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Enterprise Systems (SIGENTSYS) Track

Carsten Brockmann, University of Potsdam This email address is being protected from spambots. You need JavaScript enabled to view it.

Randy V. Bradley, The University of Tennessee This email address is being protected from spambots. You need JavaScript enabled to view it.

Renee Pratt, Washington & Lee University This email address is being protected from spambots. You need JavaScript enabled to view it.

Track Description

The introduction, use and maintenance of enterprise systems (ES) require a significant investment of organizational energy and resources. As such, ES represent the largest IS investment an organization is likely to make. Many organizations are now upgrading, replacing, or extending their original ES. Early versions of ES provided back office functionality that integrated a range of internal business processes, whereas modern ES have evolved to include support for a variety of front office and inter-organizational activities and processes, such as customer relationship management (CRM) and supply chain management (SCM). The design of such large integrated systems represents a major technical challenge, requiring new ways of thinking about business processes, system development, and enterprise architecture.

Because of both their size and their integrated nature, ES are difficult to implement, and are associated with a variety of organizational changes. Organizations expect, but unfortunately do not always realize, significant benefits from their sizable investments in ES. Because of the importance of ES in organizations, educators continue to explore approaches for introducing ES into IS and other business curricula.

Mini-Tracks

Enterprise Architecture & Organizational Success

Frank Armour, J. Alberto Espinosa, Stephen Kaisler, William DeLone, Peter Loos

Teaching and learning Enterprise Systems

Lars-Olof Johansson, Ulrika Lundh Snis, Johan Magnusson, Glenn Stewart

Enterprise System Adoption and Business Models

Carsten Brockmann, Piotr Soja, and J.P. Allen

Enterprise Systems and Risk Management

Fernando Parra, Laura L. Hall

Enterprise System Upgrade and Maintenance

Klaus Turowski, Naoum Jamous


Enterprise Architecture & Organizational Success

Frank Armour, Kogod School of Business, American University This email address is being protected from spambots. You need JavaScript enabled to view it.

J. Alberto Espinosa, Kogod School of Business, American University This email address is being protected from spambots. You need JavaScript enabled to view it.

Stephen Kaisler, SHK & Associates This email address is being protected from spambots. You need JavaScript enabled to view it.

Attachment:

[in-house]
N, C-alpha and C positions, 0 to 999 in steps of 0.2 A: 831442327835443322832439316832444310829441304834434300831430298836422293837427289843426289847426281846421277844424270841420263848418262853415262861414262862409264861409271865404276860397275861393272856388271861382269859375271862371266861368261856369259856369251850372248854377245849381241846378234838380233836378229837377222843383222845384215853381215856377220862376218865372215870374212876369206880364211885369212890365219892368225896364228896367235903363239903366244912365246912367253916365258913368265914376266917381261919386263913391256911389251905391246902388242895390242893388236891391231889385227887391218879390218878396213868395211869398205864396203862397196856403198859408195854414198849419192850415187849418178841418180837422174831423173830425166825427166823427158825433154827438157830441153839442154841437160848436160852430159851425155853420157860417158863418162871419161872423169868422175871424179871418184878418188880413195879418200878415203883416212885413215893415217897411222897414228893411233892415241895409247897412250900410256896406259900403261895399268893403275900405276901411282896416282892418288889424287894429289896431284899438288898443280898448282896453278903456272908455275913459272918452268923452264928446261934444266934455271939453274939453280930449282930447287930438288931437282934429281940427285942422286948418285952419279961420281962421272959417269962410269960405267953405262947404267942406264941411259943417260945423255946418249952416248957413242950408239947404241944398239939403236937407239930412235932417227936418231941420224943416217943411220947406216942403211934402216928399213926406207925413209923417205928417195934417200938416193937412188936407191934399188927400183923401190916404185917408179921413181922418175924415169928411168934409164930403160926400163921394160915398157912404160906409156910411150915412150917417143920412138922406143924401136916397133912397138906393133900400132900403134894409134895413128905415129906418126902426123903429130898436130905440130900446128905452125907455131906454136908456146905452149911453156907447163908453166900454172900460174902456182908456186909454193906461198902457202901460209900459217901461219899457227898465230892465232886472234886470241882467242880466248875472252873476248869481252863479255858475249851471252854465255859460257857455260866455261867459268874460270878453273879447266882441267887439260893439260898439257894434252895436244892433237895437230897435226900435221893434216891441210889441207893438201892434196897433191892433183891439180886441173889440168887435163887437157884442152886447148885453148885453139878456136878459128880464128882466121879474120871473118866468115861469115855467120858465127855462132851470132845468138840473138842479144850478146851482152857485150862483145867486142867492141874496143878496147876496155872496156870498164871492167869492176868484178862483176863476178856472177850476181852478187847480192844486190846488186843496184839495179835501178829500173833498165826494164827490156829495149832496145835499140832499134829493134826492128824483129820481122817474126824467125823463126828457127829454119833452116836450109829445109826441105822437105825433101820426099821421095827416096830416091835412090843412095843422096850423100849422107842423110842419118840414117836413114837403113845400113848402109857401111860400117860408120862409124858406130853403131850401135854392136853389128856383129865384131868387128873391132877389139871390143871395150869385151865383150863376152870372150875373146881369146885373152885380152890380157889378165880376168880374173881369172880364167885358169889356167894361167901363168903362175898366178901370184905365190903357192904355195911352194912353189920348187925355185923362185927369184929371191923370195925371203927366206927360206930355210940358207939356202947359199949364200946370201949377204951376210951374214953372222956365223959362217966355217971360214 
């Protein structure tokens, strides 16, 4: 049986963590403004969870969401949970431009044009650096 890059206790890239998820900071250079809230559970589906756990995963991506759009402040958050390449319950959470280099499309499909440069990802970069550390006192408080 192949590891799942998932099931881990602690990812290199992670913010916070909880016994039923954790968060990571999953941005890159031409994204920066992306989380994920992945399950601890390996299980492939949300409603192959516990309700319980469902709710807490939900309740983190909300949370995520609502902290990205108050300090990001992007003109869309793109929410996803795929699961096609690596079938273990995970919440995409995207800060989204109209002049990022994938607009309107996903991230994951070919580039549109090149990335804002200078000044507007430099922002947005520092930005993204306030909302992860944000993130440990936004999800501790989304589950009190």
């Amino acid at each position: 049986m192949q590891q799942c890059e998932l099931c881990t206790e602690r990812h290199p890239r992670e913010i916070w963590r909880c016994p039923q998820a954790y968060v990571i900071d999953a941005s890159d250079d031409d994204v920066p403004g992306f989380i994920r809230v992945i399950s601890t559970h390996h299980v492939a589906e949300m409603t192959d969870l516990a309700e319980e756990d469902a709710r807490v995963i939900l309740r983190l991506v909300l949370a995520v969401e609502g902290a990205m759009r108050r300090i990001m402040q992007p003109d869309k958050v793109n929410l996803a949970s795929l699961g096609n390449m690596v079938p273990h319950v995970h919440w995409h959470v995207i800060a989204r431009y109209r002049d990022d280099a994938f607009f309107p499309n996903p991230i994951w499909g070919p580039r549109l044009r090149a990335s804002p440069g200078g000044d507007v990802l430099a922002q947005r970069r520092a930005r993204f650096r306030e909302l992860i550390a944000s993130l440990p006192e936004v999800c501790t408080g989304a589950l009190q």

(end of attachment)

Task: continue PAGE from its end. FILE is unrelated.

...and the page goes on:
William DeLone, Kogod School of Business, American University This email address is being protected from spambots. You need JavaScript enabled to view it.

Peter Loos, IWi at DFKI, Saarland University, Germany This email address is being protected from spambots. You need JavaScript enabled to view it.


Mini-Track Description / Call for Papers

Enterprise Architecting (EA) is the process of developing an enterprise Information Technology architecture – both its description and its implementation. An EA description focuses on a holistic and integrated view of the why, where, and who uses IT systems and how and what they are used for within an organization. An enterprise architect (and his/her team) develops the strategy and enables the decisions for designing, developing, and deploying IT systems to support the business operations as well as to assess, select, and integrate the technology into the organization’s infrastructure. Alignment between business and IT has remained one of the top three issues for CIOs and IS managers for several years as reported by CIO magazine.

An EA implementation focuses on remediating, renovating, or replacing IT systems in compliance with the EA description to achieve the proposed benefits.  EA is central to the execution of business strategies. Organizations vary in their degree of EA maturity. While the research literature has devoted substantial attention to the development of effective EA frameworks and the alignment of business and IT, there is very little empirical evidence about the organizational benefits of EA. For example, we know very little about which processes, approaches or coordination practices lead to an effective architecting effort or whether this effort leads to measurable organizational benefits.

Consequently, we are soliciting paper submissions that: advance our knowledge of EA; help us learn about effective processes and approaches to effectively manage the EA; and begin to identify ways to measure the organizational benefits derived from EA.

Possible Topics:

Architecting Processes, Methodologies and Practices

Architectural Frameworks and Theory

Tools and Techniques Supporting Architecting

Service-Oriented Architectures (including Web Services)

System versus Software Architectures

Addressing EA Challenges

Integration of EA with IT Governance and SOA

Surveys and Case Studies

EA and Organizational Success